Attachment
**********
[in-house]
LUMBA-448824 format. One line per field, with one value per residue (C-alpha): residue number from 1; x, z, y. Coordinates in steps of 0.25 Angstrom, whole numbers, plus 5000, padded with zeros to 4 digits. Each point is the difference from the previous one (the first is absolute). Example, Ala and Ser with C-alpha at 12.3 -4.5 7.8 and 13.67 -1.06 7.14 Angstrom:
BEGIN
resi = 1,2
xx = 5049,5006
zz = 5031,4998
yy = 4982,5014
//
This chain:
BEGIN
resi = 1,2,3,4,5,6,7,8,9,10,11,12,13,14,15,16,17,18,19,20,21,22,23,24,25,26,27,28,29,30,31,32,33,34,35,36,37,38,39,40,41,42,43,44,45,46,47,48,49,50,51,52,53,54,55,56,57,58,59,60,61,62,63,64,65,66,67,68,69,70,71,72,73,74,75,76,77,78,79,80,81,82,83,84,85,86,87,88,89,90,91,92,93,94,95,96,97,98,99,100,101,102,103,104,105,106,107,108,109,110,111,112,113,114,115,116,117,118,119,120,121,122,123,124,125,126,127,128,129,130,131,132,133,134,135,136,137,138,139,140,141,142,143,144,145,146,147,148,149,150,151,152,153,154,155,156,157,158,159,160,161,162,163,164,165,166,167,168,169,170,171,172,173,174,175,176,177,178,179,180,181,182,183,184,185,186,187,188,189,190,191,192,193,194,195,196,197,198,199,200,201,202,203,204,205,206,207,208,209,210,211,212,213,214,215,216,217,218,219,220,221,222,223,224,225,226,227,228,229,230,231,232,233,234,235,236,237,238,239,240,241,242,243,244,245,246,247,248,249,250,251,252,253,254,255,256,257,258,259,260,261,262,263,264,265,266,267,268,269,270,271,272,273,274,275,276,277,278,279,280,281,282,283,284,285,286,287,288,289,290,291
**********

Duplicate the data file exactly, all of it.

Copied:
[in-house]
LUMBA-448824 format. One line per field, with one value per residue (C-alpha): residue number from 1; x, z, y. Coordinates in steps of 0.25 Angstrom, whole numbers, plus 5000, padded with zeros to 4 digits. Each point is the difference from the previous one (the first is absolute). Example, Ala and Ser with C-alpha at 12.3 -4.5 7.8 and 13.67 -1.06 7.14 Angstrom:
BEGIN
resi = 1,2
xx = 5049,5006
zz = 5031,4998
yy = 4982,5014
//
This chain:
BEGIN
resi = 1,2,3,4,5,6,7,8,9,10,11,12,13,14,15,16,17,18,19,20,21,22,23,24,25,26,27,28,29,30,31,32,33,34,35,36,37,38,39,40,41,42,43,44,45,46,47,48,49,50,51,52,53,54,55,56,57,58,59,60,61,62,63,64,65,66,67,68,69,70,71,72,73,74,75,76,77,78,79,80,81,82,83,84,85,86,87,88,89,90,91,92,93,94,95,96,97,98,99,100,101,102,103,104,105,106,107,108,109,110,111,112,113,114,115,116,117,118,119,120,121,122,123,124,125,126,127,128,129,130,131,132,133,134,135,136,137,138,139,140,141,142,143,144,145,146,147,148,149,150,151,152,153,154,155,156,157,158,159,160,161,162,163,164,165,166,167,168,169,170,171,172,173,174,175,176,177,178,179,180,181,182,183,184,185,186,187,188,189,190,191,192,193,194,195,196,197,198,199,200,201,202,203,204,205,206,207,208,209,210,211,212,213,214,215,216,217,218,219,220,221,222,223,224,225,226,227,228,229,230,231,232,233,234,235,236,237,238,239,240,241,242,243,244,245,246,247,248,249,250,251,252,253,254,255,256,257,258,259,260,261,262,263,264,265,266,267,268,269,270,271,272,273,274,275,276,277,278,279,280,281,282,283,284,285,286,287,288,289,290,291